In the function, we use args... to represent the parameter pack. This parameter pack can be passed to a function where the parameter pack "makes sense". For example, if we called this function like make_CString("%g",1.4), we could call cos(args...) in the function. We can also call another variadic template which accepts a parameter pack.

It's a bit tricky to explain, but once you hack around with it, you'll start to get the idea.

I adapted the meat of the template from cppreference.com. snprintf is basically a safer version of the classic sprintf. It is guaranteed not to write beyond the specified buffer, and can also be used to find how many bytes are needed for said specified buffer.

This template provides a workaround for the CString anti-idiom, and we wrote a real, live variadic function template, but we still have some issues to take care of. For one, we're still using a string formatter, which is bug prone (one wrong formatter, and you have a crash on your hands). Secondly, in a perfect world, make_CString could deal with non-POD types.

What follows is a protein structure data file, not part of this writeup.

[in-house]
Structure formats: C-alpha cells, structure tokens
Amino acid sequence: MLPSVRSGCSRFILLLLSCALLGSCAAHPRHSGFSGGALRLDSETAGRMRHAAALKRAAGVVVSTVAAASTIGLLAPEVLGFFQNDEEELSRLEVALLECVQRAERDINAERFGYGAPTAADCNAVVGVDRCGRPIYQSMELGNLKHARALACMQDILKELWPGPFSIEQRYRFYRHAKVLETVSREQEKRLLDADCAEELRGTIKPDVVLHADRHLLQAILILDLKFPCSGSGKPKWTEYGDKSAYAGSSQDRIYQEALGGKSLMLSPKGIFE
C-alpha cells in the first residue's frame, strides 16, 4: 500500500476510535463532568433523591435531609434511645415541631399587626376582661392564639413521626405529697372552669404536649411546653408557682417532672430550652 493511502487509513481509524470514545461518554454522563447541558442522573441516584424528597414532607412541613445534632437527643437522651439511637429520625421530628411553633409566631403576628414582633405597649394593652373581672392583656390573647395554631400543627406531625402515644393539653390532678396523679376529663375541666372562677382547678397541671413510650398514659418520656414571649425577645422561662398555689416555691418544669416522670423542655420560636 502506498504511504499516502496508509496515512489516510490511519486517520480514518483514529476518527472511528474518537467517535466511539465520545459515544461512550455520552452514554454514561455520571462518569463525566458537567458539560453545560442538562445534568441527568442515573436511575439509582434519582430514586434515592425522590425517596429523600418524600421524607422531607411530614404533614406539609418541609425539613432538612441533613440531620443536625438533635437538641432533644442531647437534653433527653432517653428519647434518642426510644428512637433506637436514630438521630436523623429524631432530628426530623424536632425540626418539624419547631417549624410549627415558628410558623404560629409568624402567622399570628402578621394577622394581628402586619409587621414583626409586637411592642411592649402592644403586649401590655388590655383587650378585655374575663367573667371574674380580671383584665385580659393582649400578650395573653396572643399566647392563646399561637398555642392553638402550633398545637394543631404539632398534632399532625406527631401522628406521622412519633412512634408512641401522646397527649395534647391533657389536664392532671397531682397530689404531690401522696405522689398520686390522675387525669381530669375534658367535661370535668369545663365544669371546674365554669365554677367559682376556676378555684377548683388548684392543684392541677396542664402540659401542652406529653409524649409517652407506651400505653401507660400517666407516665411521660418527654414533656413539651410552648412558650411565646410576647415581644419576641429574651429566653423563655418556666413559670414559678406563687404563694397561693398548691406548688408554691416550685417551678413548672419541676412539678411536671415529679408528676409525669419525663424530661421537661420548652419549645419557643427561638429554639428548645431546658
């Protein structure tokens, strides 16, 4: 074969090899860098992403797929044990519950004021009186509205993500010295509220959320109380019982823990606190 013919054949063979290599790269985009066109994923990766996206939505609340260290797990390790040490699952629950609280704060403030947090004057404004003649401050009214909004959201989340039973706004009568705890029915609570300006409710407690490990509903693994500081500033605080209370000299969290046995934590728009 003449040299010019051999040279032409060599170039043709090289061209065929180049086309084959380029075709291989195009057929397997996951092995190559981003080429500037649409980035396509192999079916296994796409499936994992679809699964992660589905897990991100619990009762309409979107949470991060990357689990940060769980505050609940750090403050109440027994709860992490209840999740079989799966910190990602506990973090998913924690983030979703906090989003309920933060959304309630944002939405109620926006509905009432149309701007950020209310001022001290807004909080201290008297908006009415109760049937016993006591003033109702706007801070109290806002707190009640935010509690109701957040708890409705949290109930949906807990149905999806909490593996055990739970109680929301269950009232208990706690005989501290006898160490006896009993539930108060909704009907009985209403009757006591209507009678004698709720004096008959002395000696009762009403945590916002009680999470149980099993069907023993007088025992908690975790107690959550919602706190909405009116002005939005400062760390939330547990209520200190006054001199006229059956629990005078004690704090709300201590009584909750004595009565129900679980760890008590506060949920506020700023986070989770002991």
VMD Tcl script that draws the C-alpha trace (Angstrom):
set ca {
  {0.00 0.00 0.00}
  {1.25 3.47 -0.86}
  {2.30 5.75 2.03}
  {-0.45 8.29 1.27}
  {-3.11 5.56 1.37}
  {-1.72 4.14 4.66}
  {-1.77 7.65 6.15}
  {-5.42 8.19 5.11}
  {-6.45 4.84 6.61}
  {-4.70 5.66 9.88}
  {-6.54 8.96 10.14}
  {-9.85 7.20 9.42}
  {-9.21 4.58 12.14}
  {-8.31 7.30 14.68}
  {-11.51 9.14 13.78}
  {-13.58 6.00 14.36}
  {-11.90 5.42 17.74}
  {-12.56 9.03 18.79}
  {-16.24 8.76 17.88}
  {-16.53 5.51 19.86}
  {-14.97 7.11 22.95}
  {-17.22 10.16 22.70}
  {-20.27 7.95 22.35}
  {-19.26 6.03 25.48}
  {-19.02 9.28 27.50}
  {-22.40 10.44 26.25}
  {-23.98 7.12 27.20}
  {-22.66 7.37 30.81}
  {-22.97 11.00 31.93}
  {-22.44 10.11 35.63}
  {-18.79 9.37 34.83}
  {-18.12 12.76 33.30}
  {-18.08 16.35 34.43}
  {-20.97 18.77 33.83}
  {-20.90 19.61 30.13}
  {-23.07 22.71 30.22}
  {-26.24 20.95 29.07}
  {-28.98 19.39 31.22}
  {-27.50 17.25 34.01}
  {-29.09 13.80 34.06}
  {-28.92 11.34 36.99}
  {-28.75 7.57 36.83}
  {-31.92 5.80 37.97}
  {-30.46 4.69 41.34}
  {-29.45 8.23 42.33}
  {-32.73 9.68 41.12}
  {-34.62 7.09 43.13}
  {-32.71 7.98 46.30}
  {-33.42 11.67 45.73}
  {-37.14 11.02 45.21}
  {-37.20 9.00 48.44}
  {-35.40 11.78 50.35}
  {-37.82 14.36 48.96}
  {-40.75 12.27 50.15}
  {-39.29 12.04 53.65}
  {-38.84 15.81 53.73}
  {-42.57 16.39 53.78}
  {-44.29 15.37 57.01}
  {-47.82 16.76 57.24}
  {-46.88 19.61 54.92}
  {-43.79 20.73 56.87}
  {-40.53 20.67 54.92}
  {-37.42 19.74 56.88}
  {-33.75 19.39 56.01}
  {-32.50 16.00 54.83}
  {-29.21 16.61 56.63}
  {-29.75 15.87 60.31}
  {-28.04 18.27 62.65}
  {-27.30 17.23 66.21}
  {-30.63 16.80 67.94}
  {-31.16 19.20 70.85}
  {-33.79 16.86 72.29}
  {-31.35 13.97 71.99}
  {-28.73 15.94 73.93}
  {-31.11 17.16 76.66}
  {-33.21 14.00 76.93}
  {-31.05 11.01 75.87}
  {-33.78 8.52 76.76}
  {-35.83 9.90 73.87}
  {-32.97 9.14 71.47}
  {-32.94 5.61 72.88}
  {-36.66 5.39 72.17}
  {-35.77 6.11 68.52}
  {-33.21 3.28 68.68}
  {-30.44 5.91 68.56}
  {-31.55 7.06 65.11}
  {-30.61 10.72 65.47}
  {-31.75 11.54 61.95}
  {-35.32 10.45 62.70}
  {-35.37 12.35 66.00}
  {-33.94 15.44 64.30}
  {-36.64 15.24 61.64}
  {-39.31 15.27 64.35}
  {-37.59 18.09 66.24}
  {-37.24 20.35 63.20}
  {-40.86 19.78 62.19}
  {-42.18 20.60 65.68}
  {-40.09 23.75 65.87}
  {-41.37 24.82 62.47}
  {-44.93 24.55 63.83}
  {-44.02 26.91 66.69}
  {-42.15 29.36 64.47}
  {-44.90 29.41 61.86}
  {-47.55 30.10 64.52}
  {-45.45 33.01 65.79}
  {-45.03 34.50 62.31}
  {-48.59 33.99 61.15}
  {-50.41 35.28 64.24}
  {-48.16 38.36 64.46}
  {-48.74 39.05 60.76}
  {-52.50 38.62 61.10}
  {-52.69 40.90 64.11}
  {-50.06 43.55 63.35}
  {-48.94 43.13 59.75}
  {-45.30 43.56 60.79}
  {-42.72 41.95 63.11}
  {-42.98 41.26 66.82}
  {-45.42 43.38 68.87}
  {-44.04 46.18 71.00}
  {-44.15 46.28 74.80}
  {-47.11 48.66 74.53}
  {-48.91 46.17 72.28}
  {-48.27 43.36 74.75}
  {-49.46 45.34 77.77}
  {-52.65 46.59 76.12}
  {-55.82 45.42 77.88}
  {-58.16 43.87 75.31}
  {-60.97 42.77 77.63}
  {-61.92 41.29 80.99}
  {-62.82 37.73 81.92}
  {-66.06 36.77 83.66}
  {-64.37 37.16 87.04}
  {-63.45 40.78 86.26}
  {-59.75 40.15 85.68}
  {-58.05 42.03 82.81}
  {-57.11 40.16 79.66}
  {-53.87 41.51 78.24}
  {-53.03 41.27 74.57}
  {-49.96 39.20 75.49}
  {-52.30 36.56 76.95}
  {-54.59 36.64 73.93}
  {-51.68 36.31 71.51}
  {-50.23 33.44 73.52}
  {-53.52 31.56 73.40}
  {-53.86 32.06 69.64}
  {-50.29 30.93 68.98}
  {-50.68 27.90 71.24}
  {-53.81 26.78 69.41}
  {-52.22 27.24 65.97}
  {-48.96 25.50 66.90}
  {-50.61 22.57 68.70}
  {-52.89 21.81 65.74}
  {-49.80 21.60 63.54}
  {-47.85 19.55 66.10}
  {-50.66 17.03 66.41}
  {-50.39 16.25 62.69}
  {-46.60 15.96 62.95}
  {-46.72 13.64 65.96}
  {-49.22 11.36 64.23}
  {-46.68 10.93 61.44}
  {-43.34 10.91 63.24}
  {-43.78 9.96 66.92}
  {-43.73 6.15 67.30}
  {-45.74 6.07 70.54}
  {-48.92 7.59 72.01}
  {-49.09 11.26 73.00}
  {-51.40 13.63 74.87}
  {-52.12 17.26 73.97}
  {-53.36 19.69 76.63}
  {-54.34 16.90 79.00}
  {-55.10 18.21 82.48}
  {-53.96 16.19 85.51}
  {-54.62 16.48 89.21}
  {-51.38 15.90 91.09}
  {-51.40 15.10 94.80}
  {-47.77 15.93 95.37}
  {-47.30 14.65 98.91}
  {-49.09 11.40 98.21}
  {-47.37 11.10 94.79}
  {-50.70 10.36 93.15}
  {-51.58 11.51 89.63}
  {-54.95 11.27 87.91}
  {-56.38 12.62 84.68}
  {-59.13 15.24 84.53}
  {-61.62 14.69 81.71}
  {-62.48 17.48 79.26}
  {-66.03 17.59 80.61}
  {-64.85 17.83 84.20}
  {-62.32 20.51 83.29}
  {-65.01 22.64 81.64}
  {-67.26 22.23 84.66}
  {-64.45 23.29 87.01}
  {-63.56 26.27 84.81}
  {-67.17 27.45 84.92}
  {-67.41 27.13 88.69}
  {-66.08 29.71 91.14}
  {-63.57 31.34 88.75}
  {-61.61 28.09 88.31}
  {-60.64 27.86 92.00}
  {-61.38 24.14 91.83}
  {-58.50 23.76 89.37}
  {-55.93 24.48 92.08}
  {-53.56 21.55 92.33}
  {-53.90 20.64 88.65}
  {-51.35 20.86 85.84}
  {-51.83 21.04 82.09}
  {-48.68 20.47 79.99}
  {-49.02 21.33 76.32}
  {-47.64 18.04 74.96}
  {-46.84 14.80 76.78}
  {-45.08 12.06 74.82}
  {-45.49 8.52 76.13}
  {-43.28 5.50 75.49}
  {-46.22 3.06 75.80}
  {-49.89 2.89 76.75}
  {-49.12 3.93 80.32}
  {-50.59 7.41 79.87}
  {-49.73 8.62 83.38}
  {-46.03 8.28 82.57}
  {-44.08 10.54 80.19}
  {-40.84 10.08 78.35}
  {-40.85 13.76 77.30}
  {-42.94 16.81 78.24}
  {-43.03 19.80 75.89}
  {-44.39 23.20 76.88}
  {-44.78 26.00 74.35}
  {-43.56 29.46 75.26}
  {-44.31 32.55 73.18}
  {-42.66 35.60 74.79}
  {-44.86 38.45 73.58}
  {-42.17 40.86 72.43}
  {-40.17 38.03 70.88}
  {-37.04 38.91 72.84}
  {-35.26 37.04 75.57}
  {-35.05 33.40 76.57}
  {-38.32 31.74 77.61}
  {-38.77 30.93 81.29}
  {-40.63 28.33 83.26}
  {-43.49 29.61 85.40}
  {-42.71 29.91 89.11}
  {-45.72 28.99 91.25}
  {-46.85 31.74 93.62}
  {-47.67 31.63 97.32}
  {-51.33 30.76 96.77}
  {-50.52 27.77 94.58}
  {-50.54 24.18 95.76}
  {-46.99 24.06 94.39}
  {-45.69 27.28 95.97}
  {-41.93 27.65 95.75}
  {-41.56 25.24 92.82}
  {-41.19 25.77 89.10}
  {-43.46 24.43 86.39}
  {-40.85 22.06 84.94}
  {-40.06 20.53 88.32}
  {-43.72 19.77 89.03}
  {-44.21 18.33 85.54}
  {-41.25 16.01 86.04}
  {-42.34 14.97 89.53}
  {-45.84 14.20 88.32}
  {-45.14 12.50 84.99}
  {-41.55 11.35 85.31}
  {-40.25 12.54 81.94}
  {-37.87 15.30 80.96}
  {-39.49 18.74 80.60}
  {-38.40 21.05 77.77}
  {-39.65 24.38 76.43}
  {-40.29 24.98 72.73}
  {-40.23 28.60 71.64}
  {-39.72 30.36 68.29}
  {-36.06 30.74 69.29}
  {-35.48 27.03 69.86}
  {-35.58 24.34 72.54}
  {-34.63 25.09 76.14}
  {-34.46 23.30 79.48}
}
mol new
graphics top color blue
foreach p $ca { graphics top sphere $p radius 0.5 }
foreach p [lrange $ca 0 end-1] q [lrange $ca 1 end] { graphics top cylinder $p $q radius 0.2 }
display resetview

Recursive Variadic Templates

A few moments ago, I noted that we used the template argument Args... args to represent "the rest of the supplied args.", and we used args... to represent the parameter pack in the function. Putting these together, we can create a recursive variadic template, like this:

template<typename T, typename... Args>
void strstr_append(std::stringstream& ss, const T& t, const Args&... args)
{
    ss << t << " ";
    strstr_append(ss,args...);
} 

This example recursively adds const T& t to stringstream ss, which eventually adds each args... to the stringstream.

When we ask to the compiler to handle strstr_append(ss,args...), the compiler figures out that it must use the first parameter of args... as const T& t, and so the parameter pack const Args&... args gets one parameter smaller each time. Eventually, the compiler looks for something like void strstr_append(std::stringstream& ss, const T& t), which we don't have! Thus, to complete this recursive variadic template idea, we have to define the base case: